As development of its valley floor moves forward -- much to the dismay of an environmental group -- officials at Kirkwood Mountain Resort believe they've struck the right balance of development that will ultimately retain the resort's character.
Going to a ski resort should not be like watching a Tennessee Volunteers football game, according to Bud Klein, a founder and principal share holder of Kirkwood.
Neyland Stadium, where the Volunteers play, seats more than 100,000, but Klein sees Kirkwood's overnight capacity peaking at less than a tenth of that number.
"I think its good for 8,000 to 9,000 people, after that...we're done," Klein said at the Oct. 12 groundbreaking of Expedition Lodge, a new luxury three to four bedroom condo complex near Kirkwood's Mountain Village.
Although David Likens, CEO for Kirkwood Mountain Resort, estimates the total number of residents on the valley floor at build out at closer to 7,000, any of these numbers is too high, according to Chris Wright, executive director for the Foothill Conservancy.
In June, the environmental group launched an unsuccessful appeal to the Amador County Board of Supervisors hoping to block the development of 33 homes in the Martin Point subdivision.
"They don't need to keep expanding," Wright said on Thursday. "Unfortunately it's hard for them to realize there's going to be a limit on how big they can get that, I think they've reached that."
Wright shudders at the idea of 7,000 residents in the valley, a number that would make Kirkwood the biggest settlement in Amador County, according to 2006 U.S. Census Bureau figures.
He cites traffic concerns and the resort's dependence on diesel engines for power as reasons for his opposition to a greater number of residents in the resort's valley.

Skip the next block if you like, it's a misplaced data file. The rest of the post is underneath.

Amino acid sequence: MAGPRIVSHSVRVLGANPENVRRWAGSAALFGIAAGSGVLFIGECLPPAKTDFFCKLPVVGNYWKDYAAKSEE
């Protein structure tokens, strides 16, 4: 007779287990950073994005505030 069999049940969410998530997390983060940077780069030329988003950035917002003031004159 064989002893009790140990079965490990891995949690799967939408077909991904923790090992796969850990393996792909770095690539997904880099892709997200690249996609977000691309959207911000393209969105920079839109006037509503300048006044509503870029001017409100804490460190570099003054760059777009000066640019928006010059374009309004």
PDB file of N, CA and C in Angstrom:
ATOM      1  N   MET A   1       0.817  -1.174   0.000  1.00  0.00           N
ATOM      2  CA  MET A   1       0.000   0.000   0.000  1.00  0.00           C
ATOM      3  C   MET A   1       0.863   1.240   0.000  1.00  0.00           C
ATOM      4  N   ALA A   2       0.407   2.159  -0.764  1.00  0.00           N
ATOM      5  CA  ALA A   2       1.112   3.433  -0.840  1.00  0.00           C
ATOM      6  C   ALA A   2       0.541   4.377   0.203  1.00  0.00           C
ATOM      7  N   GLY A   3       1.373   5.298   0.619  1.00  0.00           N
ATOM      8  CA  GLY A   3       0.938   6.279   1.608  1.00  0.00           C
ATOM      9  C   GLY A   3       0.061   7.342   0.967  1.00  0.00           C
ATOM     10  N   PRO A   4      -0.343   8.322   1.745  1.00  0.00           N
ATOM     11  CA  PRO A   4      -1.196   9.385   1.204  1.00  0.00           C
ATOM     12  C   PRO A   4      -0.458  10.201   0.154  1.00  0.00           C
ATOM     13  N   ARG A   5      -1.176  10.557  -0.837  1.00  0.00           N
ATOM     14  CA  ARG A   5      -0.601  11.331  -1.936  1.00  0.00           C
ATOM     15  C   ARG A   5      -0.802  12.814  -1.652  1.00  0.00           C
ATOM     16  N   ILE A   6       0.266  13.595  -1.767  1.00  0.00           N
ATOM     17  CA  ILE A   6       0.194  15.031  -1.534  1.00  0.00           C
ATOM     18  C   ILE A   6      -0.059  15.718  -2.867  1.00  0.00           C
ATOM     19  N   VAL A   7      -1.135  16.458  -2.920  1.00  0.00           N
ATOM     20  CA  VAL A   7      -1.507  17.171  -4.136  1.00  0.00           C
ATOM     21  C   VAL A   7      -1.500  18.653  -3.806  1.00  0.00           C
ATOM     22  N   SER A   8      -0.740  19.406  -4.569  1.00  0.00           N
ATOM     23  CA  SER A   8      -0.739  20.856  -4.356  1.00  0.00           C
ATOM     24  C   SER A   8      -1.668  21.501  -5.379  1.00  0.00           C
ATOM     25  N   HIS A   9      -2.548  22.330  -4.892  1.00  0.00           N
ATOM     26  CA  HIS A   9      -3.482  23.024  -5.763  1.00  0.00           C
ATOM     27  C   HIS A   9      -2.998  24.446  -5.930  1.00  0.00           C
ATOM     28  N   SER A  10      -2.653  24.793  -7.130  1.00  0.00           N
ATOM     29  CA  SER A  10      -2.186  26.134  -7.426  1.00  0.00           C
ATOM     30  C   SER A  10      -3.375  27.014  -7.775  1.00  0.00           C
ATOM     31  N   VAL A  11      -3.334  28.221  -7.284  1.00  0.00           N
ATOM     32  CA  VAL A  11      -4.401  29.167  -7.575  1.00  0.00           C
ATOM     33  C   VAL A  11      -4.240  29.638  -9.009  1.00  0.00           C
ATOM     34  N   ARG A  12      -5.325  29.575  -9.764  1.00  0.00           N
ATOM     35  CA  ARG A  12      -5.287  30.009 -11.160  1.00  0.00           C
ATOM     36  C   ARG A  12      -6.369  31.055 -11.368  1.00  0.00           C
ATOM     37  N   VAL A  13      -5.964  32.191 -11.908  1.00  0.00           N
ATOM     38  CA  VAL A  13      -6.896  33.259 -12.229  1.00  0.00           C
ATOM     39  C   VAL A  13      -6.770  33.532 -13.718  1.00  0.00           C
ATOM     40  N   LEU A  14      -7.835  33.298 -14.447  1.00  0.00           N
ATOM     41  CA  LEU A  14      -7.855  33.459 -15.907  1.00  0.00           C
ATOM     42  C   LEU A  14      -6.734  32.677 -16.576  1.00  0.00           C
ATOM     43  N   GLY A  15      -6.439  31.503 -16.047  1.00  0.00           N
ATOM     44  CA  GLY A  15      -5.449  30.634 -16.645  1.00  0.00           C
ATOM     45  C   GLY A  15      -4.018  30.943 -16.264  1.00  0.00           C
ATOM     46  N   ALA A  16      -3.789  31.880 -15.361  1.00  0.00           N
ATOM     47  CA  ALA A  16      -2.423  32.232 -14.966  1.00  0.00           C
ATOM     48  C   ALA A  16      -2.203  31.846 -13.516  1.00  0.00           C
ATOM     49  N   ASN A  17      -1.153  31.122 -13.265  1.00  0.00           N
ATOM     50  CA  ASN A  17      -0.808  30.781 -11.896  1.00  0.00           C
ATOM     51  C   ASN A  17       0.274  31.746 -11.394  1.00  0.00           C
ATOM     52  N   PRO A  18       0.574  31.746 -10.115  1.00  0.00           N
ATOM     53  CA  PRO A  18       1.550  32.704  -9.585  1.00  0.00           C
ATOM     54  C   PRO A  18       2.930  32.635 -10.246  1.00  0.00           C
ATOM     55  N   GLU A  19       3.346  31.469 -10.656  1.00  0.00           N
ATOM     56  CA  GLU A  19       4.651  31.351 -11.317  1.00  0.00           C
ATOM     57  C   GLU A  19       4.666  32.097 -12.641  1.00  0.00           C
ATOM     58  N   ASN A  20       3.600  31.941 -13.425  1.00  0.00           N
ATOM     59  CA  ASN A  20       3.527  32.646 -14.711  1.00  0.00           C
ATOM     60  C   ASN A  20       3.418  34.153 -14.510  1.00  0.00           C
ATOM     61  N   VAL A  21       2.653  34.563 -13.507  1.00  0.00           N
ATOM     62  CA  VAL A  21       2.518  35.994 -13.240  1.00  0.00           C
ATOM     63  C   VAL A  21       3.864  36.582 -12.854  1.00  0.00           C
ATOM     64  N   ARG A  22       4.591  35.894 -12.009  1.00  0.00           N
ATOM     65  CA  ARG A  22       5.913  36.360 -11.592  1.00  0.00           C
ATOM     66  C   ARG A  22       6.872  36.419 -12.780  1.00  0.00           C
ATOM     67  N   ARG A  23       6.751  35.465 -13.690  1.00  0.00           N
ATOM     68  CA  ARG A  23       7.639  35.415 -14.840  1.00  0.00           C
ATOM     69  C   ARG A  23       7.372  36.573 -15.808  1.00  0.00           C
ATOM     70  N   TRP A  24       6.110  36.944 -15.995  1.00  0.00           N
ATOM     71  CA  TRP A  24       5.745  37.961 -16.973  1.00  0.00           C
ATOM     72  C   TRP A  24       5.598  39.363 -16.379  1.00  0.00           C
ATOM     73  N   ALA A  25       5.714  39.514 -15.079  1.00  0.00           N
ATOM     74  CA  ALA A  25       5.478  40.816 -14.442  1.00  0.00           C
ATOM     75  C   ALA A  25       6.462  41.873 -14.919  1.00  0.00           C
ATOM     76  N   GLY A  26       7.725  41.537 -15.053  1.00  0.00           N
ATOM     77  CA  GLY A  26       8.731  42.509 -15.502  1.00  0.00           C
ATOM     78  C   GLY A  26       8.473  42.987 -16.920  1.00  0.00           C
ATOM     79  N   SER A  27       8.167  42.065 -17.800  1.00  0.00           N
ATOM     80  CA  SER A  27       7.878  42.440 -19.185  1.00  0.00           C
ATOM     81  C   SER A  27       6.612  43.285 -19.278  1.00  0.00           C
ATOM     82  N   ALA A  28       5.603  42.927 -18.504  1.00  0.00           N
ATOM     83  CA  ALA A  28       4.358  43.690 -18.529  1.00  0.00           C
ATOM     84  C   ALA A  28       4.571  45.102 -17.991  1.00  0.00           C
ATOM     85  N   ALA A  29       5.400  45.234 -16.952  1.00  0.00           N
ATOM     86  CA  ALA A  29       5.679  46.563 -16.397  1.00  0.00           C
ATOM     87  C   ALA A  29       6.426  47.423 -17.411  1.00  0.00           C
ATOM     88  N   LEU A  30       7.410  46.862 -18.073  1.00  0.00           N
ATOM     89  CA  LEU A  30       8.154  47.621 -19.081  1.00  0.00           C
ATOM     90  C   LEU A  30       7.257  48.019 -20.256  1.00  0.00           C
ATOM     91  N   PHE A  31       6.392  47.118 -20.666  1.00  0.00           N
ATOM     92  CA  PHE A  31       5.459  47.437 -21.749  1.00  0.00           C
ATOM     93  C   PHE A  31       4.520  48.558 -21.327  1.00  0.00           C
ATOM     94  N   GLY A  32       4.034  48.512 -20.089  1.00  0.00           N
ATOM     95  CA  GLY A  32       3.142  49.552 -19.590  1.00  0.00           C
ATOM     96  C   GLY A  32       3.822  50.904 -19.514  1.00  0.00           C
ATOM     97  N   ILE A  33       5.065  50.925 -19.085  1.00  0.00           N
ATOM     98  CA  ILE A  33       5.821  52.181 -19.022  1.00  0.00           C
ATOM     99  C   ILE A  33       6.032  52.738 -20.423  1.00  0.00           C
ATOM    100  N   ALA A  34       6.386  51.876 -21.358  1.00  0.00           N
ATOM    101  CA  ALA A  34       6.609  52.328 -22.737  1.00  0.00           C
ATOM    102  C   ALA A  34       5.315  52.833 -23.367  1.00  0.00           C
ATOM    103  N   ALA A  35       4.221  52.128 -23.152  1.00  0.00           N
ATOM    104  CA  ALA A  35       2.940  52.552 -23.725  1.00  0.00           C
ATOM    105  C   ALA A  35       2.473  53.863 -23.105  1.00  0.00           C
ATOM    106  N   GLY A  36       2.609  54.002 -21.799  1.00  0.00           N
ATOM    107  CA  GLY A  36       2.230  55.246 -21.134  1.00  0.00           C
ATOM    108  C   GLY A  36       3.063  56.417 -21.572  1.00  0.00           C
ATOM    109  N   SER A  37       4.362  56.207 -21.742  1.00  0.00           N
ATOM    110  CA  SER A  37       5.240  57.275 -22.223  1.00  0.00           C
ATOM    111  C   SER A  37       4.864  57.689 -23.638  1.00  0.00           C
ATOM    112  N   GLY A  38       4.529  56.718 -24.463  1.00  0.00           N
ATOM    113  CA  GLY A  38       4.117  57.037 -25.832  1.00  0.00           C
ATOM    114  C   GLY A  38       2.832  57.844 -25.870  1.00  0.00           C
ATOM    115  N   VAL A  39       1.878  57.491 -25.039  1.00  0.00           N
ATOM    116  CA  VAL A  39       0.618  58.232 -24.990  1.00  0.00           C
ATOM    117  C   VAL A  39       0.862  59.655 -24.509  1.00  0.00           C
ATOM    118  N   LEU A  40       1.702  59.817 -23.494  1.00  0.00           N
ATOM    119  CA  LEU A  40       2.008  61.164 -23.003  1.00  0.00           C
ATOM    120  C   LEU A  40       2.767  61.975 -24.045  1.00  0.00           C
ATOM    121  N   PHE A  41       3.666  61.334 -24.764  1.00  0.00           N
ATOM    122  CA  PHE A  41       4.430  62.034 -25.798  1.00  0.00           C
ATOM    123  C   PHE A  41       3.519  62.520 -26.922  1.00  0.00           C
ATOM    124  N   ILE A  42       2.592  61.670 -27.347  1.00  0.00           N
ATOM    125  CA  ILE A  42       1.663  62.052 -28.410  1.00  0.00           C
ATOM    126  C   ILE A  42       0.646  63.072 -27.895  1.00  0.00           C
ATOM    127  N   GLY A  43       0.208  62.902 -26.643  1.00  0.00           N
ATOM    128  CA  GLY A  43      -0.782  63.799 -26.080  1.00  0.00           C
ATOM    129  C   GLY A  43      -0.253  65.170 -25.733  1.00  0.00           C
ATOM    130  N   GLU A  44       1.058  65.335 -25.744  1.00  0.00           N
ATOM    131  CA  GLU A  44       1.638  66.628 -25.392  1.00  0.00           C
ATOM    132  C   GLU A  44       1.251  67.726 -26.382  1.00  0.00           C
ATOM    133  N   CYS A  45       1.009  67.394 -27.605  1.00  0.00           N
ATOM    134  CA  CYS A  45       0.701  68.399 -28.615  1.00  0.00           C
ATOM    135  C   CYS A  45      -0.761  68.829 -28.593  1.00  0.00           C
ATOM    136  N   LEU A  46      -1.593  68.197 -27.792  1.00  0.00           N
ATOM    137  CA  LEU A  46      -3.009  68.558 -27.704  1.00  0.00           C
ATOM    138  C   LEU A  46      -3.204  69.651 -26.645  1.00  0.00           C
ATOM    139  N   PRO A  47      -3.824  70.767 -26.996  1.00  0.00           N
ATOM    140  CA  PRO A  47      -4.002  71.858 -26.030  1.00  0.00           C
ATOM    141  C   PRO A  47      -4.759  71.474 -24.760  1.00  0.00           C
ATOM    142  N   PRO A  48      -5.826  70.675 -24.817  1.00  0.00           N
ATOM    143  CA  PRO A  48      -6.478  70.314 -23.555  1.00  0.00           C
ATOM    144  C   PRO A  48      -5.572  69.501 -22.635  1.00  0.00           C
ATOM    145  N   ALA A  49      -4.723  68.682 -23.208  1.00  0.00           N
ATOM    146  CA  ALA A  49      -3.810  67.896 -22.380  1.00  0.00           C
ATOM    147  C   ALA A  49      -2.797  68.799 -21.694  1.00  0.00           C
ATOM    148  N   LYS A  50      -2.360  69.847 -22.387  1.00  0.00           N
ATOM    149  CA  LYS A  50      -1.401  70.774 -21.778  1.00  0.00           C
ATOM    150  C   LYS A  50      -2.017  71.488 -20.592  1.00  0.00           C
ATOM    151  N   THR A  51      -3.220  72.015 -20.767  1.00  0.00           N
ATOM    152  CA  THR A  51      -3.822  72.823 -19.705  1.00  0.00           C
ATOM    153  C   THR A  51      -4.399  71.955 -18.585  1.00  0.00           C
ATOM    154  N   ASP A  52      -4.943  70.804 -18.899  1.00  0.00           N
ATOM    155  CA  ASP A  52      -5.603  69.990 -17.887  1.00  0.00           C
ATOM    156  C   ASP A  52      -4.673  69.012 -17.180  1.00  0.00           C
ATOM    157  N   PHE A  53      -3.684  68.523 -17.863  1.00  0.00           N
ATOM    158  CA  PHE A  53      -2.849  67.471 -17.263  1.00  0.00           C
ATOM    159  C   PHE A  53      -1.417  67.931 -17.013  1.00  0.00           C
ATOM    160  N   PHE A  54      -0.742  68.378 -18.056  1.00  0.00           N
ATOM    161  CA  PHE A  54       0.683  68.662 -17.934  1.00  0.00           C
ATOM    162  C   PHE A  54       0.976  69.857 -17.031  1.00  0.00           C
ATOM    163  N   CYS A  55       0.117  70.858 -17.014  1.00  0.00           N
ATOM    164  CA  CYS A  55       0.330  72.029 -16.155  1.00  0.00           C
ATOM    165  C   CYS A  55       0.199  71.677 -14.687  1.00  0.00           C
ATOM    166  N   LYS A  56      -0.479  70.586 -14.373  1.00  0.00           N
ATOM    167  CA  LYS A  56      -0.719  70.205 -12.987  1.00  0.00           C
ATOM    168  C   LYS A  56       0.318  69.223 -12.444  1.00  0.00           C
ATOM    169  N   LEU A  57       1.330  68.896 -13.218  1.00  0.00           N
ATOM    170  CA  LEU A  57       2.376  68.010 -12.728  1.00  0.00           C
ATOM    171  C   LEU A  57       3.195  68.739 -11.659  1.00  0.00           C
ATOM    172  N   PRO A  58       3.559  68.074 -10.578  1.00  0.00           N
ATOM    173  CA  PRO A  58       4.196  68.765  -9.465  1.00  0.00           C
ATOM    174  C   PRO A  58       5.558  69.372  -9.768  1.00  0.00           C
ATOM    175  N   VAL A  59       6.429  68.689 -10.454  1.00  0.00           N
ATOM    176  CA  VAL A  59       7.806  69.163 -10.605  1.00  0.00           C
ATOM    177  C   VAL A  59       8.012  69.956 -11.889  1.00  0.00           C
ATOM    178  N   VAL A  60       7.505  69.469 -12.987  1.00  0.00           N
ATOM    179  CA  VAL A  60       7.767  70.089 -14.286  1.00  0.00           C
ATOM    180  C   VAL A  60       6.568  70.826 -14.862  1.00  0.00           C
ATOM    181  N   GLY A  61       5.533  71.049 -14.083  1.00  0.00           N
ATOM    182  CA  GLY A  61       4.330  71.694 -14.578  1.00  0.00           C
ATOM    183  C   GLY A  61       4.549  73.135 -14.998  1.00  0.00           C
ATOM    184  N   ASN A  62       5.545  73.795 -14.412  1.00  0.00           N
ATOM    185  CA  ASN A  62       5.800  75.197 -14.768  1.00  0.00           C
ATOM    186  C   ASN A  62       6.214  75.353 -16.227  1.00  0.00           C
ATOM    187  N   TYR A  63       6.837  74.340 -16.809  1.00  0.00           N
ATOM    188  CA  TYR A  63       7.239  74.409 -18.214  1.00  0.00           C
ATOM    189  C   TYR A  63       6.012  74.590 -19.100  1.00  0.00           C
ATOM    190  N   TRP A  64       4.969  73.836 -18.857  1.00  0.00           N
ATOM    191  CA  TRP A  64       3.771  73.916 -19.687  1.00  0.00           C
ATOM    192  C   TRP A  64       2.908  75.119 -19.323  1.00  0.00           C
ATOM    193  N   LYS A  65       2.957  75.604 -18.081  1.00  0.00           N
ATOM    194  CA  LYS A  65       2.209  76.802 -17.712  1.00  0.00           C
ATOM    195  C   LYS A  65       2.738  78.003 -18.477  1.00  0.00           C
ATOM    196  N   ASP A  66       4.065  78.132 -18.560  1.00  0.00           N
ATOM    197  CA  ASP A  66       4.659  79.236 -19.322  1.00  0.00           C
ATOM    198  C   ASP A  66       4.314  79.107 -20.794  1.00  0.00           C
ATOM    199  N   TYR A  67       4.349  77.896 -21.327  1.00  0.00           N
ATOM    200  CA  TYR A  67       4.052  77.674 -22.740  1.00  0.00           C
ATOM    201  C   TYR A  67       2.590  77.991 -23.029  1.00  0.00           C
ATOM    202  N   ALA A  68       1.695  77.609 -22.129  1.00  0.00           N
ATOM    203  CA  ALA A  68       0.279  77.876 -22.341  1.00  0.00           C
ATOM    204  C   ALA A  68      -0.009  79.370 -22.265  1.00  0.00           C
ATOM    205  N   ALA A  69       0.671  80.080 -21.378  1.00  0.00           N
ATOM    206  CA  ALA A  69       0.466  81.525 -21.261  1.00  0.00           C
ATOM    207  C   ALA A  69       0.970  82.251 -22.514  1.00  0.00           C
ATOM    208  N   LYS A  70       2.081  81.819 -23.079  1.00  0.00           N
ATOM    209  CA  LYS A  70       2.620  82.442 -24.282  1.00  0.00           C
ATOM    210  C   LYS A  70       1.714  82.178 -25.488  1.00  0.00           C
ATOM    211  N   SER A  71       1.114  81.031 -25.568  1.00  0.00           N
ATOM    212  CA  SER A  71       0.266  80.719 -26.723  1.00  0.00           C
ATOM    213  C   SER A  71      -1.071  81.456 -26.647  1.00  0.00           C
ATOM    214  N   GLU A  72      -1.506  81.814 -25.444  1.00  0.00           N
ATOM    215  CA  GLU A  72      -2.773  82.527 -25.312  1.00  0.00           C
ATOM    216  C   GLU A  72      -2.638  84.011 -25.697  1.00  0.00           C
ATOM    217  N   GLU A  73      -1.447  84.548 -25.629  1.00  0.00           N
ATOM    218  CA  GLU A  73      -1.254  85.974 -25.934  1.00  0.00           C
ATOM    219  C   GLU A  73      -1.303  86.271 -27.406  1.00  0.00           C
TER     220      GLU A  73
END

Resort officials say day parking issues at the ski area have been addressed and talks with regional energy suppliers about getting Kirkwood connected to the power grid are underway.
Although the total number of people living in Kirkwood will increase, resort officials point to the possible expansion of lift accessed terrain at the resort as proof an expansion of the number of residents in the valley floor will not harm the area's character.
"At build out, we'll have less skiers per acre than we do now," said Gary Derck, chief executive officer for Mountain Springs Holding Company, the owner of Kirkwood, said on Oct. 15. "Our approach is a little different. The idea is keeping everything in balance."
Development could begin in 2008
El Dorado National Forest staff is nearly finished completing an Environmental Impact Statement for Kirkwood Mountain Resort's Master Plan, which could allow significant on-mountain development to begin as early as the 2008-2009 ski season.
"It is at the moment, a work in progress," said Sue Rodman, the project's manager for the U.S. Forest Service. "We're doing the devil part of the details. We hope to have it out by Thanksgiving at the latest."
Four alternatives are expected to be included in the final statement.
The alternative with the most development includes construction of a lift to the resort's summit, a new lift from the resort's Mountain Village to the back side, three surface lifts along the resort's backside ridges and a guest services building on the ridge between the front and backsides.
Approximately 700 acres of terrain within the ski area's current boundaries would be made lift accessible under the alternative.
A draft statement was released in January and contained only three options, but enough public input was received to warrant the creation of a fourth alternative in the final statement, Rodman said.
The fourth alternative does not contain a lift to Thimble Peak or the guest services building, Rodman said.
The supervisor for El Dorado National Forest will decide which alternative the resort can move forward with, according to Rodman.
Work on the surface lifts could begin as soon as spring of 2008, said David Likins, Kirkwood's chief operating officer.
Lifts to the top of Martin Point and Glove Rock, on the western side of the resort, are not being considered under the environmental impact statement and are likely to be brought before the Forest Service at a later date, Likins said on Thursday.